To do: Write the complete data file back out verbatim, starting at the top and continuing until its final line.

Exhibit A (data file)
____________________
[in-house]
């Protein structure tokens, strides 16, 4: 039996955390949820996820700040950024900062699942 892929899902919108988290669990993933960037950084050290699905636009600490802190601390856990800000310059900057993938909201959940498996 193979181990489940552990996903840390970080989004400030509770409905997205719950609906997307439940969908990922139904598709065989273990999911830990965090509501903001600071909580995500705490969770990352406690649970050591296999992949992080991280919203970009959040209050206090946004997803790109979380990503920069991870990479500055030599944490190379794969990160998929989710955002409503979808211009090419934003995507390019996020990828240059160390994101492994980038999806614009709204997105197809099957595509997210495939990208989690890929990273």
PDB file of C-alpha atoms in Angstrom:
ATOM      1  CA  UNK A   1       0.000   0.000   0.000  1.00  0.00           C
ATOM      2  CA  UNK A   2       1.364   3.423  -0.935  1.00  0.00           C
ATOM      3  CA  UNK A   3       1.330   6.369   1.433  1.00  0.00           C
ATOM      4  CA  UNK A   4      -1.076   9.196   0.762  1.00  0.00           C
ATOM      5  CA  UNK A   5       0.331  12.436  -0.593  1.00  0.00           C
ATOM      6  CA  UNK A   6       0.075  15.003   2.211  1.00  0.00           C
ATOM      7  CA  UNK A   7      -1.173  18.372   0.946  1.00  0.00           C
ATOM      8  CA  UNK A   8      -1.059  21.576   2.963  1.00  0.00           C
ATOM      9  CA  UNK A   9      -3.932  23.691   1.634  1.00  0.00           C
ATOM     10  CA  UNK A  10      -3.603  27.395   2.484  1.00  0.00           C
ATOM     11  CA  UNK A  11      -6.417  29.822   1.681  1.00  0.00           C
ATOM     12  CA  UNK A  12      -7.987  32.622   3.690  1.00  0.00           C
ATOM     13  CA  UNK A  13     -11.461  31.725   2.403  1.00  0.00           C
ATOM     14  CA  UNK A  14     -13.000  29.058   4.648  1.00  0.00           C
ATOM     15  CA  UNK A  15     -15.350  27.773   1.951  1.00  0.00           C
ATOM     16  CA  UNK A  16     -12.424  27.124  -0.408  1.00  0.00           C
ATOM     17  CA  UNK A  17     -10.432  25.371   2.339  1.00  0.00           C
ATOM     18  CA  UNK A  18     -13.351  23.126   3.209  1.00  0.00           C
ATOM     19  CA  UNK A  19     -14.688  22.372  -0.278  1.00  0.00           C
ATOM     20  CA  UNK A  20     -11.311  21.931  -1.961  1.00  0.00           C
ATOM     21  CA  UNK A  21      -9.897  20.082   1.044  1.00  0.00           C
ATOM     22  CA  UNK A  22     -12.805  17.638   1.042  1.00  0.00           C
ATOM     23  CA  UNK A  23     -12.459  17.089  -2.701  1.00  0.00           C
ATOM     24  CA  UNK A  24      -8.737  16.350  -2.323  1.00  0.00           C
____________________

[in-house]
């Protein structure tokens, strides 16, 4: 039996955390949820996820700040950024900062699942 892929899902919108988290669990993933960037950084050290699905636009600490802190601390856990800000310059900057993938909201959940498996 193979181990489940552990996903840390970080989004400030509770409905997205719950609906997307439940969908990922139904598709065989273990999911830990965090509501903001600071909580995500705490969770990352406690649970050591296999992949992080991280919203970009959040209050206090946004997803790109979380990503920069991870990479500055030599944490190379794969990160998929989710955002409503979808211009090419934003995507390019996020990828240059160390994101492994980038999806614009709204997105197809099957595509997210495939990208989690890929990273």
PDB file of C-alpha atoms in Angstrom:
ATOM      1  CA  UNK A   1       0.000   0.000   0.000  1.00  0.00           C
ATOM      2  CA  UNK A   2       1.364   3.423  -0.935  1.00  0.00           C
ATOM      3  CA  UNK A   3       1.330   6.369   1.433  1.00  0.00           C
ATOM      4  CA  UNK A   4      -1.076   9.196   0.762  1.00  0.00           C
ATOM      5  CA  UNK A   5       0.331  12.436  -0.593  1.00  0.00           C
ATOM      6  CA  UNK A   6       0.075  15.003   2.211  1.00  0.00           C
ATOM      7  CA  UNK A   7      -1.173  18.372   0.946  1.00  0.00           C
ATOM      8  CA  UNK A   8      -1.059  21.576   2.963  1.00  0.00           C
ATOM      9  CA  UNK A   9      -3.932  23.691   1.634  1.00  0.00           C
ATOM     10  CA  UNK A  10      -3.603  27.395   2.484  1.00  0.00           C
ATOM     11  CA  UNK A  11      -6.417  29.822   1.681  1.00  0.00           C
ATOM     12  CA  UNK A  12      -7.987  32.622   3.690  1.00  0.00           C
ATOM     13  CA  UNK A  13     -11.461  31.725   2.403  1.00  0.00           C
ATOM     14  CA  UNK A  14     -13.000  29.058   4.648  1.00  0.00           C
ATOM     15  CA  UNK A  15     -15.350  27.773   1.951  1.00  0.00           C
ATOM     16  CA  UNK A  16     -12.424  27.124  -0.408  1.00  0.00           C
ATOM     17  CA  UNK A  17     -10.432  25.371   2.339  1.00  0.00           C
ATOM     18  CA  UNK A  18     -13.351  23.126   3.209  1.00  0.00           C
ATOM     19  CA  UNK A  19     -14.688  22.372  -0.278  1.00  0.00           C
ATOM     20  CA  UNK A  20     -11.311  21.931  -1.961  1.00  0.00           C
ATOM     21  CA  UNK A  21      -9.897  20.082   1.044  1.00  0.00           C
ATOM     22  CA  UNK A  22     -12.805  17.638   1.042  1.00  0.00           C
ATOM     23  CA  UNK A  23     -12.459  17.089  -2.701  1.00  0.00           C
ATOM     24  CA  UNK A  24      -8.737  16.350  -2.323  1.00  0.00           C